Dr. Phil Zeltzman’s Blog
How safe is your pet’s anesthesia?
Surgeons love little sayings. One of them is “There are routine surgeries, but there is no routine anesthesia.”
It is a good reminder that while pets rarely die because of the surgery itself, they can die because of anesthesia.
This is why it is so important to do a thorough physical exam and blood work before surgery.
While not 100% foolproof, blood work helps us know whether internal organs are normal or not, especially the liver and the kidneys.
Those organs are especially important as they may filter some of the anesthesia drugs.
So we may change which drugs we use based on blood work alone.
This is much more important than only considering the pet’s age.
A (sick) 2 year old cat could have a higher anesthetic risk than a (healthy) 12 year old.
Another way to assess preop patients’ anesthesia risk is to determine where they fit in the American Society of Anesthesiologists’ (ASA) classification. This is a human scale, but perfectly adaptable to pets.
In fact, our wonderful nurses apply it to every single patient they anesthetize.
There are 5 classes.
Fitting a patient in one particular category is somewhat subjective, but here is the gist of the classification:
- Class 1 is “a normal patient with no organ disease”. This would be your happy, healthy, crazy 6 month puppy or kitten undergoing a spay or a neuter.
- Class 2 is “a patient with mild organ disease”. This is for example a puppy with a foreign body in the intestine or a cat with a fracture, or a patient with well-regulated diabetes or Cushing’s disease.
- Class 3 is “a patient with severe organ disease that limits activity but is not incapacitating”. This would be a patient with poorly controlled diabetes or hypertension.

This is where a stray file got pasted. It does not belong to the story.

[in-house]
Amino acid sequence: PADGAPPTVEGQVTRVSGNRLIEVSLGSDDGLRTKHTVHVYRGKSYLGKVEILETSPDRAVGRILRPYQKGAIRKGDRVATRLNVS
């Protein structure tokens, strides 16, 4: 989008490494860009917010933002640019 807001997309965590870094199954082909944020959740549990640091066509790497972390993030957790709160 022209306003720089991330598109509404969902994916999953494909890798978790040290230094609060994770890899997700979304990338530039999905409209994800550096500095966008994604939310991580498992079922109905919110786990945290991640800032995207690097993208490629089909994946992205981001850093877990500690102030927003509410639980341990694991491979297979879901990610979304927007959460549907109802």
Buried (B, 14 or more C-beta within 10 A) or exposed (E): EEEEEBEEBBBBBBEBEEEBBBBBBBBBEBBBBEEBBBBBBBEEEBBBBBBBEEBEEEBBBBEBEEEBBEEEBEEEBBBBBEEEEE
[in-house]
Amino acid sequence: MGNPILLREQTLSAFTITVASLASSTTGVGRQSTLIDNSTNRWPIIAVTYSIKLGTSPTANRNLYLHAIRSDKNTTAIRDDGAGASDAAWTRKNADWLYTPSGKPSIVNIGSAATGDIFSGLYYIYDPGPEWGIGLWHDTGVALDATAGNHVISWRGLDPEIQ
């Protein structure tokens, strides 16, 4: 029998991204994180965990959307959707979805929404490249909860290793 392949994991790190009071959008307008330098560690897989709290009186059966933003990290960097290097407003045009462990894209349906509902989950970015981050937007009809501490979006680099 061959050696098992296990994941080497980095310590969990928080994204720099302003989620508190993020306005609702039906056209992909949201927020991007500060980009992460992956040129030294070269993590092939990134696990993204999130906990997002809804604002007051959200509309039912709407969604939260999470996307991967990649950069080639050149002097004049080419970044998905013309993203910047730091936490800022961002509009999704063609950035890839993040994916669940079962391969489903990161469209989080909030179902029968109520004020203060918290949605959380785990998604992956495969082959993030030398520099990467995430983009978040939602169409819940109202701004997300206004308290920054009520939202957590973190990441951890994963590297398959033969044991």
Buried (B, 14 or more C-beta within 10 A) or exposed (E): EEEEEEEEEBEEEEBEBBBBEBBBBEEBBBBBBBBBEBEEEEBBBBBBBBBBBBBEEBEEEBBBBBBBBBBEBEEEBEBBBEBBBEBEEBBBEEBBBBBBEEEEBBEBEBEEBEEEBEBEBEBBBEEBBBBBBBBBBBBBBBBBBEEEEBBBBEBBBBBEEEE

- Class 4 is “a patient with incapacitating organ disease that is a constant threat to life”. This is a patient with severe heart disease or end-stage kidney failure.
- And let’s face it, class 5 is “a moribund patient not expected to live 24 hours with or without surgery.” In my opinion, the only reason to do surgery on such a patient would be to try to save his or her life. So it would be a risky life-saving procedure. Luckily, we are rarely faced with patients in that class…
Now let’s look at statistics from various scientific studies that answer this question: how often do pets die under anesthesia?
- The death rate for anesthetized dogs at the Colorado State vet school dropped from 1.2% in the 1950s to 0.43% during the late 1970s and has remained stable at 0.43%.
The initial 64% decrease in mortality most likely reflects technological advancements in surgery, anesthesia monitoring, and availability of safer anesthetic drugs.
- The current feline mortality rate at the Colorado State vet school is also 0.43%
- Vermont family vets reported a 0.11% mortality rate in dogs and 0.06% in cats.
- In one of the largest studies ever, British vets reported a canine mortality rate of 0.21% and a feline mortality rate of 0.27%.
As you can see, even though there is no routine anesthesia, the overall death rate is very low in most cases: all studies show a death rate that is a fraction of 1%.
Accidents do happen, and our job is to minimize their occurrence.
Thankfully, in the very vast majority of cases, we can return a surgery patient to their family to heal after safe and happy anesthesia.
If you would like to learn how we can help your pet with safe surgery and anesthesia, please contact us through www.DrPhilZeltzman.com
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Phil Zeltzman, DVM, DACVS, CVJ, Fear Free Certified
Dr. Phil Zeltzman is a traveling veterinary surgeon in Pennsylvania & New Jersey. An award-winning author, he loves to share his adventures in practice along with information about vet medicine and surgery that can really help your pets. Dr. Zeltzman specializes in orthopedic, neurologic, cancer, and soft tissue surgeries for dogs, cats, and small exotics. By working with local family vets, he offers the best surgical care, safest anesthesia, and utmost pain management to all his patients. Sign up to get an email when he updates his blog, and follow him on Facebook, too!